Test Drive: 2010 Lincoln MKZ

Lincoln's near-luxury sedan claims quicker acceleration, quieter operation, plus a new sport version

by James M. Flammang


2010 Lincoln MKZ

Lincoln launched its "near-luxury" sedan for the 2006 model year, calling it the Zephyr - a designation that dates back to Lincoln models of the 1930s, A year later, the Zephyr was gone, replaced by the MKZ. Essentially the same car, the MKZ took on Lincoln's new method of naming vehicles.

Exterior and interior refinements for 2010 include available Bridge of Weir leather-appointed seats, and a new sport version. Lincoln's new "signature" look includes a split-wing grille and thinner wraparound headlamps. A sculpted hood contains ridges that flow into A-pillars. The new trunk lid features wider LED taillamps.

Lincoln's 3.5-liter Duratec V-6 engine produces 263 horsepower at 6250 rpm, and 249 pound-feet of torque at 4500 rpm, running on regular-grade gasoline. Estimated fuel economy is 18 mpg in city driving and 27 mpg on the highway, for the front-drive model. All-wheel drive is available.

Acceleration, according to Lincoln, has speeded up by 0.6 second: now 7.1 seconds, to 60 mph. The sole transmission is a six-speed SelectShift unit. The transmission contains "lower" early gears to achieve swifter acceleration, along with "taller" high gears for better highway gas mileage. Manual gear selection is available. Downshifts are "locked out" to keep the engine from over-revving. An "enhanced overdrive cancel" mode locks out fifth and sixth gears, allowing shifts at higher speeds to produce more engine braking, as well as downshifts that provide "grade assist."

In the rear suspension, Lincoln engineers have moved the roll center closer to the car's center of gravity. The turning circle has been reduced. A new hydraulic variable-flow steering pump changes the flow rate at lower speeds, to ease parking.

AdvanceTrac with electronic stability control is standard. Available all-wheel drive has been retuned to improve traction and reduce noisse. Two torque-transfer modes are used: preemptive torque (before wheel slippage) and slip-control torque (after wheels are slipping). When the MKZ accelerates even mildly from a stop, preemptive torque is transferred to the rear wheels. On slippery surfaces, slip-control torque helps equalize the speeds of front and rear wheels.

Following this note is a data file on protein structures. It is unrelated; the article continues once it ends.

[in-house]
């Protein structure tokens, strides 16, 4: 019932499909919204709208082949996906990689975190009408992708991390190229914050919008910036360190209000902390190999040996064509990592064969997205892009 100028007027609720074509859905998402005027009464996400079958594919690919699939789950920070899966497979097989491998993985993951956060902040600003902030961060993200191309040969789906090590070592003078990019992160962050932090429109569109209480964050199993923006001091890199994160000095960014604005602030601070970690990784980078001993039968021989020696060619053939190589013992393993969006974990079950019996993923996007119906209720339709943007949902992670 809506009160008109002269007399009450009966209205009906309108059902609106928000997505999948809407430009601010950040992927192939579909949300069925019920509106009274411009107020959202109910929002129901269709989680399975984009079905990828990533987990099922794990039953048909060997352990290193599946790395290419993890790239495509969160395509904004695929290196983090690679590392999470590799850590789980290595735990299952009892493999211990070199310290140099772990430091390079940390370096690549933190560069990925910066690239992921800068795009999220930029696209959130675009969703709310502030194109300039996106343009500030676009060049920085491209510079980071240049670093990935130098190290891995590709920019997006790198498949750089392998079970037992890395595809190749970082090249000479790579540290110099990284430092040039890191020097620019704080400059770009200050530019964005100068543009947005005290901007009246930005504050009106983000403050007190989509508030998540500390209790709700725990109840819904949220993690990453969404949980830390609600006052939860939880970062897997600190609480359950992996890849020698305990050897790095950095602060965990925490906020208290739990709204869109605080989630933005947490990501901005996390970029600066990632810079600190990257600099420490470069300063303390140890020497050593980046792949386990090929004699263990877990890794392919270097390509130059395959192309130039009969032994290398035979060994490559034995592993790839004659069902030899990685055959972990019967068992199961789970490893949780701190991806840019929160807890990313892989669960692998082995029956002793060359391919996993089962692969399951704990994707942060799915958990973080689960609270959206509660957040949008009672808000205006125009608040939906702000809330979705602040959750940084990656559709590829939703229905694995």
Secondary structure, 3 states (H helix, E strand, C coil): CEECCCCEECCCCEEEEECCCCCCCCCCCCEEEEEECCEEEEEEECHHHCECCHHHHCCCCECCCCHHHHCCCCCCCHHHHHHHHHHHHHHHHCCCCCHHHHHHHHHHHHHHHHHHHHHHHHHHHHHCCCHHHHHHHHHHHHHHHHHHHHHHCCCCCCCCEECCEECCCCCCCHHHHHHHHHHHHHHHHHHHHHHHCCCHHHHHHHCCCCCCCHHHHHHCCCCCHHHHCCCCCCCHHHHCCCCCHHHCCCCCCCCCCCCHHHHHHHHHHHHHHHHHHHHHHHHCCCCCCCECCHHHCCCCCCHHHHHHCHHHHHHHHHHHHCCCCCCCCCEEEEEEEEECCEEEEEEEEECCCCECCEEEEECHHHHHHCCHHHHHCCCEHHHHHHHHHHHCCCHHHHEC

The new sport-option sedan features special suspension tuning, including stiffer springs andlarger stabilizer bars, as well as 18-inch Euroflange polished wheels. Also included are a darkened grille and headlamps.

"Segment-exclusive" features available on the MKZ include a Blind Spot Information System (BLIS) with Cross Traffic Alert (CTA). BLIS tracks any vehicles in the blind-spot zones on either side of the MKZ, using two multi-beam radar modules behind the rear fenders. Indicators in the outside mirrors warn when a vehicle enters the zone, which extends from the mirror to 10 feet behind the car and 10 feet away. CTA alerts the driver of approaching traffic while the car is in Reverse, backing out of a parking spot.

Standard 17-inch tires ride on aluminum wheel. Chrome wheels and 18-inch polished aluminum wheels are available (included in the Sport Appearance Package).

Depending on the trim package, an MKZ may have genuine aluminum and wood interior trim. New welcome lighting is installed, and the instrument panel is new.

Ford's Sync hands-free, in-car communications/entertainment system is standard. Voice-activated navigation is available. So is Sirius Travel Link, for real-time traffic data. A reverse camera system also may be installed.

Like the revived Zephyr of 2006, th latest MKZ is an excellent, unpretentious near-luxury sedan, With a rather firm suspension for a luxury car, Roughness is noticeable when hitting harsher terrain, but not much on smoother pavement. An MKZ maneuvers redily for its size: not exactly like a compact, but not so far off.

Ample energy and passing response aremarred only slightly by sometimes-uncertain transmission operation, especially when startinf off. Occupants get plenty of room inside. Seat upholstery may look a bit strange, but it's not uncomfortable at all and rather softly cushioned. Gauges are easy to read, and no visibility concerns are evident. This Lincoln is indeed quiet-running, too, with no significant road noise, but it's not truly silent.

MKZ prices start at $34,965 (including destination/delivery charge).

Attention Editors: This complete 2010 Lincoln MKZ review is available now for your publication. Please contact us at JF@tirekick.com for details.


© All contents copyright 2010 by Tirekicking Today
Text and photos by James M. Flammang
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